If you are a good thrower and the swing cutter for some reason is not, it still should not stop you from throwing that pass. What you are doing is opening up the field by moving the disc horizontally, making the defense have to adjust, and, chances are, you are going to be the dump for the next throw.
A bonus to completing swing passes is that for every swing pass you complete, your mark is going to have to respect that swing throw more and more which will lead to the mark playing off of you more and more to try to stop the around. This will lead to some i/o looks to the front of the stack, some give-n-go opportunities, and easier throws all around.
3.) I think a lot of people think swinging the disc requires break throws. It actually doesn't at all. Most of the time, if a proper dump is given, you will have enough separation where all you have to do is throw a very simple, uncontested throw to space.
I think the trick comes in the preparation. When you catch the disc, you want to come out of the catch and be in proper throwing position, so, if it was force flick, when you pick your head up to look at the breakside, you want to already have your backhand ready to be released. What I mean by that is that you should NOT catch, look, windup, release. It should be catch, windup, lookup, release. this minor difference in the order of those things is HUGE.
Also, remember as well, you are throwing to the space where you want the swing cutter to be, you are not waiting for the swing cutter to get to a space and then trying to drill the disc at him.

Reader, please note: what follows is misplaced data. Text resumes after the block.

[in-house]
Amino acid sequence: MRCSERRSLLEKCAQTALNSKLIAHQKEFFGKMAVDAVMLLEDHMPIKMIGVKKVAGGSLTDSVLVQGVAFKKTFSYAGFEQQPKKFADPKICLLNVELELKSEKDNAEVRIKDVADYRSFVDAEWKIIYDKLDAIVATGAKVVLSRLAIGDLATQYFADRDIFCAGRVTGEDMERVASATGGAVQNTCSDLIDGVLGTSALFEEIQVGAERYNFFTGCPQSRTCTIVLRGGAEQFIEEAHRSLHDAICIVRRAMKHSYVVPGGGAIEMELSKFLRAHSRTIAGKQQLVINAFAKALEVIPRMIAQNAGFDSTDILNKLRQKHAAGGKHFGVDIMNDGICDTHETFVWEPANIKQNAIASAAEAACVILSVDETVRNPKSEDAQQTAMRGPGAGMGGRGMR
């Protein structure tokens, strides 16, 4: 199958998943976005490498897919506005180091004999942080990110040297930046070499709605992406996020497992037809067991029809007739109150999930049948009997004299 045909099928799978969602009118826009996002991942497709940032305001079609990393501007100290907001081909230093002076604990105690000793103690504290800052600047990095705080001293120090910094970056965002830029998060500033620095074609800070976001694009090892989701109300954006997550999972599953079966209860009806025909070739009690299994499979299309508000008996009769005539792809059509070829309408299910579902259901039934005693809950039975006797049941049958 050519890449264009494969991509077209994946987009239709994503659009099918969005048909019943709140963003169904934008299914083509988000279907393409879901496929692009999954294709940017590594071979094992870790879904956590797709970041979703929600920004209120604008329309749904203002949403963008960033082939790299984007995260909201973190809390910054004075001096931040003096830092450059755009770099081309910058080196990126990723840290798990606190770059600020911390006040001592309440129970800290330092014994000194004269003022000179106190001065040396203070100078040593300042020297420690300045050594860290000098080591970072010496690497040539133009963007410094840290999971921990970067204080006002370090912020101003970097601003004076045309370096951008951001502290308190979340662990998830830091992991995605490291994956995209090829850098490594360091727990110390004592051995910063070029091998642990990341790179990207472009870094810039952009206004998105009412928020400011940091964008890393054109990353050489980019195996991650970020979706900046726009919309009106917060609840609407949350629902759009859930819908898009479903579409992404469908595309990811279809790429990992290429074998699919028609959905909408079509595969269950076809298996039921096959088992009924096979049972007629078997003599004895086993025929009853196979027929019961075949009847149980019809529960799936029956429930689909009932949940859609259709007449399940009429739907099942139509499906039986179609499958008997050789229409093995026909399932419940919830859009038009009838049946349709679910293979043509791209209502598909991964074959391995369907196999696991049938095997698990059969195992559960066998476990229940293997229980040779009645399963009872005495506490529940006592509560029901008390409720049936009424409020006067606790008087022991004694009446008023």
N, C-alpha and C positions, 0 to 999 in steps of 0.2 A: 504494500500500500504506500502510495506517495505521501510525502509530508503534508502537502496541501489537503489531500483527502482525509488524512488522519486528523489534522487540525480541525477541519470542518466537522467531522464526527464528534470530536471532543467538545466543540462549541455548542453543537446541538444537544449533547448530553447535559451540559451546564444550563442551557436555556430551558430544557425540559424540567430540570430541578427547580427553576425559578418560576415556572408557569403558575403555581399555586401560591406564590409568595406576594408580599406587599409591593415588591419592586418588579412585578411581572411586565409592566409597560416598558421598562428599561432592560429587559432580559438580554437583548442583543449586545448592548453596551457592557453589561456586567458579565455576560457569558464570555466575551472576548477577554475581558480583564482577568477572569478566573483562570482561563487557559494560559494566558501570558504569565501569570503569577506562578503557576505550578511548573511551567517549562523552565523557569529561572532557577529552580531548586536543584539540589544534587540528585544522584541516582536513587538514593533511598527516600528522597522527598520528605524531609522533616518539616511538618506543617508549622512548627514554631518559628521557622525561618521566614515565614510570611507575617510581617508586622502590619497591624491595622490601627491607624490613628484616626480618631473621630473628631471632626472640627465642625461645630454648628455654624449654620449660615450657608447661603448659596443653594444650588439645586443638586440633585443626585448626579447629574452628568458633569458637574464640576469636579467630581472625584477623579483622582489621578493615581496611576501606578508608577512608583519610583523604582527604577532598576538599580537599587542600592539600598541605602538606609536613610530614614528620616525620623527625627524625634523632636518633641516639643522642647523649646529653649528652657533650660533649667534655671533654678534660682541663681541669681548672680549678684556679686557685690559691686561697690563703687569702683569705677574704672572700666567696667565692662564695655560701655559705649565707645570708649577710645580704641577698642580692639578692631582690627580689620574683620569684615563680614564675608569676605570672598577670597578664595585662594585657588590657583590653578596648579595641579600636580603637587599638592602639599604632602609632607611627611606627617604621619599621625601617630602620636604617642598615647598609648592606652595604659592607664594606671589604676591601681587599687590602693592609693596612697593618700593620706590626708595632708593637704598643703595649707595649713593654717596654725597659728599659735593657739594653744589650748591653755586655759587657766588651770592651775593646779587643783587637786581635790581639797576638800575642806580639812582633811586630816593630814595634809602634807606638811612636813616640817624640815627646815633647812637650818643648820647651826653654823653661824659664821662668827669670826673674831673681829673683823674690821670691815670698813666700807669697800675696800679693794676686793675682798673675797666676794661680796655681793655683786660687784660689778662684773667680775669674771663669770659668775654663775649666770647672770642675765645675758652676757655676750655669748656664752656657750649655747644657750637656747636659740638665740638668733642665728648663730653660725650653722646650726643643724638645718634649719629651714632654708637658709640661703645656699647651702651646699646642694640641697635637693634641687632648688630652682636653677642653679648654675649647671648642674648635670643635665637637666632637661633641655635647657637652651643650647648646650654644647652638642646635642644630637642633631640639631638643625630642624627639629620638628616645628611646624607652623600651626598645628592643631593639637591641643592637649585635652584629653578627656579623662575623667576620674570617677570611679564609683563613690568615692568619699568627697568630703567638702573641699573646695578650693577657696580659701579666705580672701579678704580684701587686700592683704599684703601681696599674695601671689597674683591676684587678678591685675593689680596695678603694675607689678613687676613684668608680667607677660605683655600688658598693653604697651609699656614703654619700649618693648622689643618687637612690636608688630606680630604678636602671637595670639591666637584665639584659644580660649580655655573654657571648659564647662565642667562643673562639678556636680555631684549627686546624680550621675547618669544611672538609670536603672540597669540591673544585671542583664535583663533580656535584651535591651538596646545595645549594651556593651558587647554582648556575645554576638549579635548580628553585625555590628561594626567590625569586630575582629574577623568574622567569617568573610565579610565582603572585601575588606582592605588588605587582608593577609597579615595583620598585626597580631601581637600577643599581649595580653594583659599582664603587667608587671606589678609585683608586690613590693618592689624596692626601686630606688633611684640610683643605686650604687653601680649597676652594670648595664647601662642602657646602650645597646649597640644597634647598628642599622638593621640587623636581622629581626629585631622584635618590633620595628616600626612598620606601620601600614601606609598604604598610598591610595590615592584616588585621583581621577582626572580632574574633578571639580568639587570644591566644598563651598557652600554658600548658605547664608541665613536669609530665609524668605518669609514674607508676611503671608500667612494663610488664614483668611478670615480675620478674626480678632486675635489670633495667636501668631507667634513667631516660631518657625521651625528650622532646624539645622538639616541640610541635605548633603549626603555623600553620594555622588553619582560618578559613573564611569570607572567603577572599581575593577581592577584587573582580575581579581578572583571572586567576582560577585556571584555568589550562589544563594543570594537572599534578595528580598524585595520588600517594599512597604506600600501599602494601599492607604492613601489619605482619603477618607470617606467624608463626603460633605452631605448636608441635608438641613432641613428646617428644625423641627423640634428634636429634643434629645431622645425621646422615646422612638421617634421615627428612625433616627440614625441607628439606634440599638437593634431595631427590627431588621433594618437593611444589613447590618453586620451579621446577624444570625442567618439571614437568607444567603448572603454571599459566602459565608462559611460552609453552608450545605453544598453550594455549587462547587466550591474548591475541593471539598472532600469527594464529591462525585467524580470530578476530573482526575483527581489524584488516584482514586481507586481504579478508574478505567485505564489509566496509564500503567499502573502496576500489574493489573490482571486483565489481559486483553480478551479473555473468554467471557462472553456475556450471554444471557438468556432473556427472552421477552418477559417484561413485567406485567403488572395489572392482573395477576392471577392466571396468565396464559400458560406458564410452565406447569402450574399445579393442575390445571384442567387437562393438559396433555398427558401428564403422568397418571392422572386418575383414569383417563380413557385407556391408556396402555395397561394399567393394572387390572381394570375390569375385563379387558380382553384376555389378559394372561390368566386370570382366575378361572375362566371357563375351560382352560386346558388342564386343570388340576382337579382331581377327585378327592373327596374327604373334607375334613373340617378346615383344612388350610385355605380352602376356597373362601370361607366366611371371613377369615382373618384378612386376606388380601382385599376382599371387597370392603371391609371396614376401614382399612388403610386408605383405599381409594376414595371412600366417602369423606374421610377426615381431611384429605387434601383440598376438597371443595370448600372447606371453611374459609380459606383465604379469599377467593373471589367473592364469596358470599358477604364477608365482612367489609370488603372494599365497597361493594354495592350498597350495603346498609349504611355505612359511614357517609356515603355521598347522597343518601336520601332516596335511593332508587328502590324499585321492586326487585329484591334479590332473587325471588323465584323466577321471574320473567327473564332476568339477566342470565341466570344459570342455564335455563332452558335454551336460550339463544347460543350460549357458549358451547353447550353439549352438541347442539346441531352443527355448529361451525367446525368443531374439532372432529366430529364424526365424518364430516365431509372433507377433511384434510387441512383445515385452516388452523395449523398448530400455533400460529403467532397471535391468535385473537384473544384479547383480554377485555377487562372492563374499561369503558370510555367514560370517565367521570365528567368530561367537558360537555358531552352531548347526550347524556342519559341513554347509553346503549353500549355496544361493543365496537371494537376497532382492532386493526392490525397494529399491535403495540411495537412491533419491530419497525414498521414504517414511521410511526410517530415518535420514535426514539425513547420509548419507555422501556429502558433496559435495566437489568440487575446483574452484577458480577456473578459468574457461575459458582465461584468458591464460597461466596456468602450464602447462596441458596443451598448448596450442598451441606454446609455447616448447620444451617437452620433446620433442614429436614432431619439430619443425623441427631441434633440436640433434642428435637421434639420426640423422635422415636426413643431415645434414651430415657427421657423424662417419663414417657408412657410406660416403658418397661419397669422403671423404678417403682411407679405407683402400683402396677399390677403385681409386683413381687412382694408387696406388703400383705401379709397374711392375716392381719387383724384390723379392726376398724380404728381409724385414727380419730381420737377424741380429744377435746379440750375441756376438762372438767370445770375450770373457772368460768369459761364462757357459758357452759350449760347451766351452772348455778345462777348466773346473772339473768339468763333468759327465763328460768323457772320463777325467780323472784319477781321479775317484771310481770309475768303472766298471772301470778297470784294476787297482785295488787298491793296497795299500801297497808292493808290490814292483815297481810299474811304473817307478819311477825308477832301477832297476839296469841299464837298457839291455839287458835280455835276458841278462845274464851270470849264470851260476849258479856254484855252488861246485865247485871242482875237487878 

I could go into the minutea of which foot to try to come down with first when catching and the angle you should attack the disc, or how to minimize the windup (something my club coach constantly tries to have me work on since I have tennis style backswings which no one needs), but, all you need to do is do what is mentioned above, and completing the swing pass will be really simple.
There are two things that really helped me learn how to swing the disc. When I played on a club team in philadelphia, the captains stressed the importance of moving the disc horizontally on the field and would swing the disc even if we lost some yards on it. They would stop drills if you didn't try catch the dump and come up ready to throw the swing.
The second thing was that I have practiced decoupling my lower half of my body from my upper half when throwing. This helps throwing on the run and I don't have to be fully planted to releasing the disc. I practiced this after reading something idris nolan wrote about him practicing throwing with his non-pivot foot off of the ground when throwing. Try it sometime; it will change the way you look at throwing.
Anyway, I am very hungry and it is food time. We are going to continue to work on this at practice, and I think that the kids are starting to understand the importance of swinging the disc because when they do it, they are starting to score much easier and they are opening up the field a lot more.